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Open Source. But Not Open Contributions.

The Cathedral and the Bazaar

Midjourney Prompt: “people shopping in a lively bazaar, cathedral towering in the background”

I came across a really interesting piece on GitHub README about the realities of open source projects.

If someone says “open source project” to you, you probably think of developers collaborating on GitHub.  A group of people leads the project, pull requests come in and are merged, and the project benefits from the “many hands” style of bazaar development.

Turns out the alternative – the Cathedral – is preferred by many open source projects.

Cathedral?  Bazaar?  The terms come from Eric S. Raymond’s 1997 book on software development.  He contrasted two models:

  • the Cathedral, where source code is available with each release, but between releases it’s worked on by a small, exclusive group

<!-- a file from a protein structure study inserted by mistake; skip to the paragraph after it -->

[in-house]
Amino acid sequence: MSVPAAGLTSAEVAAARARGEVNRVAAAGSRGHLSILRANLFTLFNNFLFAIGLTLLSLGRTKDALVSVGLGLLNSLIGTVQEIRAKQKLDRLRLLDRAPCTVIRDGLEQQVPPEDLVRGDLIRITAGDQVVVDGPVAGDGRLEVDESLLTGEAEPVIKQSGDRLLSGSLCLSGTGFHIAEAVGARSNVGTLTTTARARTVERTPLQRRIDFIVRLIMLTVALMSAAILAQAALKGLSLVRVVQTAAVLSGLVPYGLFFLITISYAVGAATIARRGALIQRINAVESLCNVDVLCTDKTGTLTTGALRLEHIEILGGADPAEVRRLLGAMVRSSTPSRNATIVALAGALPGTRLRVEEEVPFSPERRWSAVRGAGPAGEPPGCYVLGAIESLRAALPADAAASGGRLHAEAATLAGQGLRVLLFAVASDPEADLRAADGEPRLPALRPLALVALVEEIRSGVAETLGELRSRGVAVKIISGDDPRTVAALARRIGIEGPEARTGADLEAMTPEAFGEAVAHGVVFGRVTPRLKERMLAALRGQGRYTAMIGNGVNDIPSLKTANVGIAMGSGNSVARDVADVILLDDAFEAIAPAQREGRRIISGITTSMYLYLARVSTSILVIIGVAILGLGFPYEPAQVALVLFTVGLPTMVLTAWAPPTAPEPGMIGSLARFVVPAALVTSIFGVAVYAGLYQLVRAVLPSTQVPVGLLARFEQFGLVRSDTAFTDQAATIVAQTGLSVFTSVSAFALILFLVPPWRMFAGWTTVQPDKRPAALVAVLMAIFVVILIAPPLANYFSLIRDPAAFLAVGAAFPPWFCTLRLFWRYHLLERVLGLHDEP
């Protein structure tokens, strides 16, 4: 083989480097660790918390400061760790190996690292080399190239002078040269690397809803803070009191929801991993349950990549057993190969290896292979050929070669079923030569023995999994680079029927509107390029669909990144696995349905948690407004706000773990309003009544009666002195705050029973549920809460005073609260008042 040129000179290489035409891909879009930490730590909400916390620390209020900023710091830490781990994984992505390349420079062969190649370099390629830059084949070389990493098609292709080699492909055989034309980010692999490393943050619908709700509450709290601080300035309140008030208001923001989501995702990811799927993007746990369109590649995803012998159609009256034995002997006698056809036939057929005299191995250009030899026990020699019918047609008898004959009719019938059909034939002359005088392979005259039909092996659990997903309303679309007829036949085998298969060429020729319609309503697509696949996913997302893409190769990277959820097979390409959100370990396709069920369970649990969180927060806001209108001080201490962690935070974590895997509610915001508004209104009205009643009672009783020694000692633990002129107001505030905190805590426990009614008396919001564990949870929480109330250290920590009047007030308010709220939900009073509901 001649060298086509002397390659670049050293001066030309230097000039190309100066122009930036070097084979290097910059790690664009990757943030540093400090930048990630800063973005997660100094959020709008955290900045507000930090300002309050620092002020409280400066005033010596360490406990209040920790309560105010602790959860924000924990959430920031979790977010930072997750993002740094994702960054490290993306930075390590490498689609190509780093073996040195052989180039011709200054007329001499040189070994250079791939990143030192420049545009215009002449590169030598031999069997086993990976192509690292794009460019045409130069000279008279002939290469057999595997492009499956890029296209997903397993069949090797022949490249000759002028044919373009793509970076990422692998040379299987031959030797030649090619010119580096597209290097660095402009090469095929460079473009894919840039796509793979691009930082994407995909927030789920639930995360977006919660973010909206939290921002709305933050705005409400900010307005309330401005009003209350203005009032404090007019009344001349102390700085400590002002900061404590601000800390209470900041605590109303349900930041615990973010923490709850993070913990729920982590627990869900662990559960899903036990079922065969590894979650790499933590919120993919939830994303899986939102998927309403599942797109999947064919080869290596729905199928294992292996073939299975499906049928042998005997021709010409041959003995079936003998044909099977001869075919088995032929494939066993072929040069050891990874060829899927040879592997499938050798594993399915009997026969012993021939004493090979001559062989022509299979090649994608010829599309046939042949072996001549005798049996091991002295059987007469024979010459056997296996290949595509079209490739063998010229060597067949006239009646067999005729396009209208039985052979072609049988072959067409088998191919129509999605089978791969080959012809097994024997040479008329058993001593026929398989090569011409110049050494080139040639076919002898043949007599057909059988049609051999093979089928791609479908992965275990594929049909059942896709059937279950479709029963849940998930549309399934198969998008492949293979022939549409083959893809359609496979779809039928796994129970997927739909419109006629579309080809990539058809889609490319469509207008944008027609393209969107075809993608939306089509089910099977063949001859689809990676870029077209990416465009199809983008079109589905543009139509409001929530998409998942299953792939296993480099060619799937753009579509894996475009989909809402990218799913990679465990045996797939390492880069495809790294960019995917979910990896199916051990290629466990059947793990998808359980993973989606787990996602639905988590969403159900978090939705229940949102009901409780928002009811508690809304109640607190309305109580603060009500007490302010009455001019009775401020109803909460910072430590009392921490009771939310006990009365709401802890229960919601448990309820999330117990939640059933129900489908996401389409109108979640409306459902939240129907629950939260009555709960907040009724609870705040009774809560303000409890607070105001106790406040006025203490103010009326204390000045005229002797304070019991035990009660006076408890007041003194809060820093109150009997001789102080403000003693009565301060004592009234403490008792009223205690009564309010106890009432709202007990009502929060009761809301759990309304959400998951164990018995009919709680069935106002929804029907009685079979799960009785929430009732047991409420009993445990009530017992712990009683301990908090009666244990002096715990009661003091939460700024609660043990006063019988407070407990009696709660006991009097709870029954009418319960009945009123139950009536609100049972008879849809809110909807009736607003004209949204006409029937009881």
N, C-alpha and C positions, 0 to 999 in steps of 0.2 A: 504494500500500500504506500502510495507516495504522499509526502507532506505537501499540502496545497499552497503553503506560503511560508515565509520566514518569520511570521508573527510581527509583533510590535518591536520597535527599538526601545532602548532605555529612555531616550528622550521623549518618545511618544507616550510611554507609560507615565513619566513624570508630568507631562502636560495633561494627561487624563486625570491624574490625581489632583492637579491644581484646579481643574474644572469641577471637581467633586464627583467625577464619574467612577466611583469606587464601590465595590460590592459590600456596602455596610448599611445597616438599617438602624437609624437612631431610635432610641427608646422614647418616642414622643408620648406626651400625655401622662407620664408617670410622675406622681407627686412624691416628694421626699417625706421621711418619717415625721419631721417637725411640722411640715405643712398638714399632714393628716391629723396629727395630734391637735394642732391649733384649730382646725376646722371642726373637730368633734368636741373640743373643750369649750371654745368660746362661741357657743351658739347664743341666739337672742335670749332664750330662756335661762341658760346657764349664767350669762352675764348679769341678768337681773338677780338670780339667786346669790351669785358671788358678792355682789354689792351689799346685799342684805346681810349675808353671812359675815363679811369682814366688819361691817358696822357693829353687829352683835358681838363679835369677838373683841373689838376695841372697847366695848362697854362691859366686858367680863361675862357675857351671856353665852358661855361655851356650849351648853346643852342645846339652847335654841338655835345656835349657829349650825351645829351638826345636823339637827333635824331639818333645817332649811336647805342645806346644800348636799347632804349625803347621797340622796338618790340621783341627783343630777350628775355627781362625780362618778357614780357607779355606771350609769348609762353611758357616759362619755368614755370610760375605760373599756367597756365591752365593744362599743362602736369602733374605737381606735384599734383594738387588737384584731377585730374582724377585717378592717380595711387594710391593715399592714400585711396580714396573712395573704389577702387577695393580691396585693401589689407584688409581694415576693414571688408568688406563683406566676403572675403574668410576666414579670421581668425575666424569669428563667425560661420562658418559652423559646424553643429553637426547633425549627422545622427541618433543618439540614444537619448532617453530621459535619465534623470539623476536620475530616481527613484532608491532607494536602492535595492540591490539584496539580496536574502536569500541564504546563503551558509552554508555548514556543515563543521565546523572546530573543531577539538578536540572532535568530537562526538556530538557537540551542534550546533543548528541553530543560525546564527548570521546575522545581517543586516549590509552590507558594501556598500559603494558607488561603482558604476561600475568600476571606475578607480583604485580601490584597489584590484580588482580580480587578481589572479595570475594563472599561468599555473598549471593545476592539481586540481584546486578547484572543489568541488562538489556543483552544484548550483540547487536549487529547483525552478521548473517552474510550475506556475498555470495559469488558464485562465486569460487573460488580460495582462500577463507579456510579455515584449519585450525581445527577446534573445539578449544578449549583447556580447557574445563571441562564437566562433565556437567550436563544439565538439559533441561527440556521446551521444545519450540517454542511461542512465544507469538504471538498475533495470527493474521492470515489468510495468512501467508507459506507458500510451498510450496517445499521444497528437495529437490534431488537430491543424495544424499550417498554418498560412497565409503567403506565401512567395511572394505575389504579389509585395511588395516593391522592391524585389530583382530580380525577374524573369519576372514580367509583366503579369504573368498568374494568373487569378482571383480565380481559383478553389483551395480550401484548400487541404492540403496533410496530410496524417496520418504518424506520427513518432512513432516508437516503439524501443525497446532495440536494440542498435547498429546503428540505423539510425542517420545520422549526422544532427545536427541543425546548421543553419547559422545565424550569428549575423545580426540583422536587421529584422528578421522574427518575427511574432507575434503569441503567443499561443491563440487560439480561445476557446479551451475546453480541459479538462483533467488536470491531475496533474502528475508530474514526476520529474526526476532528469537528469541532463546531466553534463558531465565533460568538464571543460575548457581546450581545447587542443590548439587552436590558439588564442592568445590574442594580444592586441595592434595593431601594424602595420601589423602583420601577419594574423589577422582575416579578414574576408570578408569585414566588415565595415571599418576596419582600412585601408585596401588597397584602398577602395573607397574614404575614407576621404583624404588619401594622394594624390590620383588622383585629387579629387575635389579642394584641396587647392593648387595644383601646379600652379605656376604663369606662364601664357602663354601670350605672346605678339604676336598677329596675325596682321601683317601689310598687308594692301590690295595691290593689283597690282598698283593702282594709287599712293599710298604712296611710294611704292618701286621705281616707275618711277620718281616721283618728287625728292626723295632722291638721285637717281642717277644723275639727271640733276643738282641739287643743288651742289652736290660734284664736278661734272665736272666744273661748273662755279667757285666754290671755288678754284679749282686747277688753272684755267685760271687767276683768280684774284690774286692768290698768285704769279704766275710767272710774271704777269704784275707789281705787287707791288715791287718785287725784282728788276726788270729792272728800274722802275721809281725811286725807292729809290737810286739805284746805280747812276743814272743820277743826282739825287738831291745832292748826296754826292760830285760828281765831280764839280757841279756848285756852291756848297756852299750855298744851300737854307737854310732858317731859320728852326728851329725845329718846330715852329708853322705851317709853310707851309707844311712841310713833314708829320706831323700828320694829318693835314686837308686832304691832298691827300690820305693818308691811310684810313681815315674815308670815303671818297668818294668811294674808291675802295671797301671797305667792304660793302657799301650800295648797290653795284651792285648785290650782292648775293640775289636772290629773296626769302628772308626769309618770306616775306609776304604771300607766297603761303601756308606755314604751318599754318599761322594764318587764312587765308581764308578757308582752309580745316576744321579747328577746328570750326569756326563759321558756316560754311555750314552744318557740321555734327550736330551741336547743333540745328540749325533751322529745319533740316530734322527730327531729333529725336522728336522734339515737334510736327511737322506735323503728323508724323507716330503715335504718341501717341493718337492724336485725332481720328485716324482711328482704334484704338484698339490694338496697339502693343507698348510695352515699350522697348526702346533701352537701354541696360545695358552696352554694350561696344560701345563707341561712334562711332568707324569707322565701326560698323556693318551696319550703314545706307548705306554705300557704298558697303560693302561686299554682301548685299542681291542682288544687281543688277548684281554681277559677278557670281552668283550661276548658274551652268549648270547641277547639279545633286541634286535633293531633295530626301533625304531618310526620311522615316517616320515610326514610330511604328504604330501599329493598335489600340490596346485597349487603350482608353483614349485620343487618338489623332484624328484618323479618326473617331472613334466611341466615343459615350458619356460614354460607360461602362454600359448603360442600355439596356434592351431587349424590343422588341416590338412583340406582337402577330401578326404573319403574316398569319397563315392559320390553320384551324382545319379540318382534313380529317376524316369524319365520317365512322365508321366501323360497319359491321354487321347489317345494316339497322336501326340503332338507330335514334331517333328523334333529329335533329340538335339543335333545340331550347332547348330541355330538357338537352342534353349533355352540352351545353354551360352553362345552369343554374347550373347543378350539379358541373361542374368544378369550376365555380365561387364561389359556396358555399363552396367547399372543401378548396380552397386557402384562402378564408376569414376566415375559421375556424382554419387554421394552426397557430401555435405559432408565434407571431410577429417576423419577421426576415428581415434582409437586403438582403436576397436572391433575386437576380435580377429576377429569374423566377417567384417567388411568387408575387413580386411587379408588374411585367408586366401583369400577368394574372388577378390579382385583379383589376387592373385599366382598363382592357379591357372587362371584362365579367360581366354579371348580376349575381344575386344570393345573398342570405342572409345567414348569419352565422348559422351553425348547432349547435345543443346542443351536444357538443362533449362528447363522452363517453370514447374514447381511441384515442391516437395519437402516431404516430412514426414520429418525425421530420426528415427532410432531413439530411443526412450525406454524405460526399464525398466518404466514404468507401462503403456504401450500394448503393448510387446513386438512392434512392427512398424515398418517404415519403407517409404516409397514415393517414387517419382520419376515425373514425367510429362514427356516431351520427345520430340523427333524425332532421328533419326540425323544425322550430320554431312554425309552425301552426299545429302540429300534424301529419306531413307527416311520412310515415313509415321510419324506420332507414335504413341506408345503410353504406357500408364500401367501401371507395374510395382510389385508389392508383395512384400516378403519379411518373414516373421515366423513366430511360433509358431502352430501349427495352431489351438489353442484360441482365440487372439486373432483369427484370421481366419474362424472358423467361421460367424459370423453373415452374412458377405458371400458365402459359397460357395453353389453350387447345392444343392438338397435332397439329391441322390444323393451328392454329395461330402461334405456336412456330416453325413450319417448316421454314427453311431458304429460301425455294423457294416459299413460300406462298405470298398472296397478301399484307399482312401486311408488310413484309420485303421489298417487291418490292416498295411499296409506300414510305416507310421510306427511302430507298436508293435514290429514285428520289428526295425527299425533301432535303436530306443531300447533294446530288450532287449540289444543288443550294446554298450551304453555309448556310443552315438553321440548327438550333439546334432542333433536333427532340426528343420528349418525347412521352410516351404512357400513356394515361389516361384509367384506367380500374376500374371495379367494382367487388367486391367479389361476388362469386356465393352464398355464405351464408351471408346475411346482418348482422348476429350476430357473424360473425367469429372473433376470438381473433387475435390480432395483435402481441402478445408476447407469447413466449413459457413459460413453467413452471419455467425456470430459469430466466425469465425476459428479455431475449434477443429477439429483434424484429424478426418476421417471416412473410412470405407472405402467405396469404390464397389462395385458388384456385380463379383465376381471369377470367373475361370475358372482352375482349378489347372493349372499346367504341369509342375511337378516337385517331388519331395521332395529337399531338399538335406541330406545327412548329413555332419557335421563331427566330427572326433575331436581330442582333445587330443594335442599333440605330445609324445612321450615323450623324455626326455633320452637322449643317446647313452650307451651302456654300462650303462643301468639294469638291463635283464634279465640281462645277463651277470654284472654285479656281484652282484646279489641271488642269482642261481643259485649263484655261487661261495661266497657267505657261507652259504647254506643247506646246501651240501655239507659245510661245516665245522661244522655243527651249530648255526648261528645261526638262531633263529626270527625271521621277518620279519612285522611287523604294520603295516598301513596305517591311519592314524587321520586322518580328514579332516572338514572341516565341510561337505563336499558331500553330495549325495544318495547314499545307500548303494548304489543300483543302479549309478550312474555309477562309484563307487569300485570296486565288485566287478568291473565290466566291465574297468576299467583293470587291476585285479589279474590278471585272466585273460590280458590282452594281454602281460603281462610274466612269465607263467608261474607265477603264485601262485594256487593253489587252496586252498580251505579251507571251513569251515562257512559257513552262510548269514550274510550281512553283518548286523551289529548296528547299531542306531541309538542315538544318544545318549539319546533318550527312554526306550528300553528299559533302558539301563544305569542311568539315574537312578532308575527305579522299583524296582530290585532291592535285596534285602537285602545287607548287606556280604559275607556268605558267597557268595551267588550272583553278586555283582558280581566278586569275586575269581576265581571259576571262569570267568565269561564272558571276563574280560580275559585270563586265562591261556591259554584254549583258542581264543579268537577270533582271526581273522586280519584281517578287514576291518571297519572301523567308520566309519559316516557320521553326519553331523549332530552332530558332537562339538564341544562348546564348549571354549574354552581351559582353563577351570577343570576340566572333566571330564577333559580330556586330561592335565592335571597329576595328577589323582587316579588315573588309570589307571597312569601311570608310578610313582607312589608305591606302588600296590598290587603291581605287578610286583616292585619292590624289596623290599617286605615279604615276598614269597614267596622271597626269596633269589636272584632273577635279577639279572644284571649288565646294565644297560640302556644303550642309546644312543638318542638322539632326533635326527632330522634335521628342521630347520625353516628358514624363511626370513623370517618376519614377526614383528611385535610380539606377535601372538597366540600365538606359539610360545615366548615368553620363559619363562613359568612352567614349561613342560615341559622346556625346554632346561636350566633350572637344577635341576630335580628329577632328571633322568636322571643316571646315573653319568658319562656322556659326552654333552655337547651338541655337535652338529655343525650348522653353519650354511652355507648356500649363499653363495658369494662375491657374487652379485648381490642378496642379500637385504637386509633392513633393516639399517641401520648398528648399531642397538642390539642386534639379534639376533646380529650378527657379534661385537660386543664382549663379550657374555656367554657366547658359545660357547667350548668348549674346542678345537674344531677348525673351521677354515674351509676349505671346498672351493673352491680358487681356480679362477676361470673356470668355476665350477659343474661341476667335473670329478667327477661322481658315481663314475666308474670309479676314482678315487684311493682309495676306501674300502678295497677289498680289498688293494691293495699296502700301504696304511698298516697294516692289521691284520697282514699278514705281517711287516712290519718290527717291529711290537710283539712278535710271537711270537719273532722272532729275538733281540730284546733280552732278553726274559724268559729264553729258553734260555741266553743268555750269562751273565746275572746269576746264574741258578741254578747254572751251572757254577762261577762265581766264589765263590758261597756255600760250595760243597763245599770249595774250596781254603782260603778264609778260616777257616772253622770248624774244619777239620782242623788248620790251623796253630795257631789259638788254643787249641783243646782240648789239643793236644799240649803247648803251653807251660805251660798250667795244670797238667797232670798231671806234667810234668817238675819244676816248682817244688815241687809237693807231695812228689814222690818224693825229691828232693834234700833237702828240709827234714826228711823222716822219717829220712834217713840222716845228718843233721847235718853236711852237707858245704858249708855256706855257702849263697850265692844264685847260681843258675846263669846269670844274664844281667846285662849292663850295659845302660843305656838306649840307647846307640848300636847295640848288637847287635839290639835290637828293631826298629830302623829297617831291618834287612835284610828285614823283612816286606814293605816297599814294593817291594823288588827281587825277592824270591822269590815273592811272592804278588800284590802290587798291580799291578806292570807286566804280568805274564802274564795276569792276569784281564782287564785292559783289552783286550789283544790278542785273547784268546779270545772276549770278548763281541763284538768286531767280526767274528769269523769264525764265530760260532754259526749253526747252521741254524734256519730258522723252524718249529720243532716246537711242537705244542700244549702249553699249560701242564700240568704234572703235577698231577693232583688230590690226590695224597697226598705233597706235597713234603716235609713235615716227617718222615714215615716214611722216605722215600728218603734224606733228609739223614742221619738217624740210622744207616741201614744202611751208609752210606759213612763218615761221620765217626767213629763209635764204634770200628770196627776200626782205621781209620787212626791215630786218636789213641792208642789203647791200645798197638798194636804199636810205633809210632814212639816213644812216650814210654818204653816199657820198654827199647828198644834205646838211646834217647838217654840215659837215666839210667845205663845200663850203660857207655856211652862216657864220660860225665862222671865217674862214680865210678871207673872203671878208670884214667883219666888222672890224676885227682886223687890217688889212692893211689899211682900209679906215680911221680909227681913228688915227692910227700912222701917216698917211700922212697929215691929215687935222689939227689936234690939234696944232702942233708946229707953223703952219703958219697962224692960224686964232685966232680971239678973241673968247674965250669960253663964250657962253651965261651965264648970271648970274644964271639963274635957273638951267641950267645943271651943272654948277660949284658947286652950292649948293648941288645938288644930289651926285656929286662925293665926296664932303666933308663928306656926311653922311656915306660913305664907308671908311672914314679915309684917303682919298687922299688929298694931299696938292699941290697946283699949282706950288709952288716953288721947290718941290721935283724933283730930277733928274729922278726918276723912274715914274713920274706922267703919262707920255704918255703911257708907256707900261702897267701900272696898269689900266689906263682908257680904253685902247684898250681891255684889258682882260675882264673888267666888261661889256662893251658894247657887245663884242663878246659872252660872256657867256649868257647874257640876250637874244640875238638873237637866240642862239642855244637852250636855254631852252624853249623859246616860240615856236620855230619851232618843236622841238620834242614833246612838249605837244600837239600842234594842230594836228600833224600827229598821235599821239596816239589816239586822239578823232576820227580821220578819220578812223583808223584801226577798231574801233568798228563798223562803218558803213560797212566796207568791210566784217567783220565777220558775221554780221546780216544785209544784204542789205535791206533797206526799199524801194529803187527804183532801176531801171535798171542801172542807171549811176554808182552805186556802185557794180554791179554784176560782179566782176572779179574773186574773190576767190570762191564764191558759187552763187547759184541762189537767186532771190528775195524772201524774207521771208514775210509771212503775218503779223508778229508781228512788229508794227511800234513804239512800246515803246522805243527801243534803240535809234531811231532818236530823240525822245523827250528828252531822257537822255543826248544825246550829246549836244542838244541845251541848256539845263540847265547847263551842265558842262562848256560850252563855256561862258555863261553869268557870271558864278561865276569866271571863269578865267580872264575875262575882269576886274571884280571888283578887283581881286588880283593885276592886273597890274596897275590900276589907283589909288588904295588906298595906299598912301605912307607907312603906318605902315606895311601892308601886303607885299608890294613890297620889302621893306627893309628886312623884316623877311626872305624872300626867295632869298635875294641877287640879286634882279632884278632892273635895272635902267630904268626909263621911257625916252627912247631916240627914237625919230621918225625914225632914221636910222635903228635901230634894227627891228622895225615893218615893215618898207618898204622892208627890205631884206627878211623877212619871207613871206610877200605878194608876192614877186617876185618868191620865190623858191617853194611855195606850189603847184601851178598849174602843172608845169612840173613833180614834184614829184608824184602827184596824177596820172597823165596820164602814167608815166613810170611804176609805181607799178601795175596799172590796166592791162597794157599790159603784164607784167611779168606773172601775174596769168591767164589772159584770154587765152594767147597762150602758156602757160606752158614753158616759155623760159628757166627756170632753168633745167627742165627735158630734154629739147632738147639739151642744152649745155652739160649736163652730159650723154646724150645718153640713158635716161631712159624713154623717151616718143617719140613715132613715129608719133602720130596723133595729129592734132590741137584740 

• the Bazaar, where current source code is always available

Both of these are true open source development.  It’s just a question of how many cooks are let into the kitchen.  While the Bazaar model has been wildly successful – the Linux kernel, BSD projects, etc. – smaller projects sometimes suffer under it.

Why?  The overhead.  Here’s a quote from Ben Johnson, the author of BoltDB:

“…I found that accepting and maintaining third-party patches contributed to my burn out and eventual archival of the project,” he wrote. “Even small contributions typically required hours of my time to properly test and validate them. I am grateful for community involvement and when folks report bugs or suggest features. I do not wish to come off as anything but welcoming, however, I’ve made the decision to keep this project closed to contribution for my own mental health and long-term viability of the project.”

The more people you involve, the more time is consuming doing:

  • patch or feature validation
  • test cases for the patch
  • talking with people
  • arguing with people
  • explaining why feature X was rejected by Y was accepted
  • updating documentation
  • updating tutorials

…etcetera.  There’s a lot more good stuff in the article, so if you’re interested in software development or open source projects, it’s worth a read.


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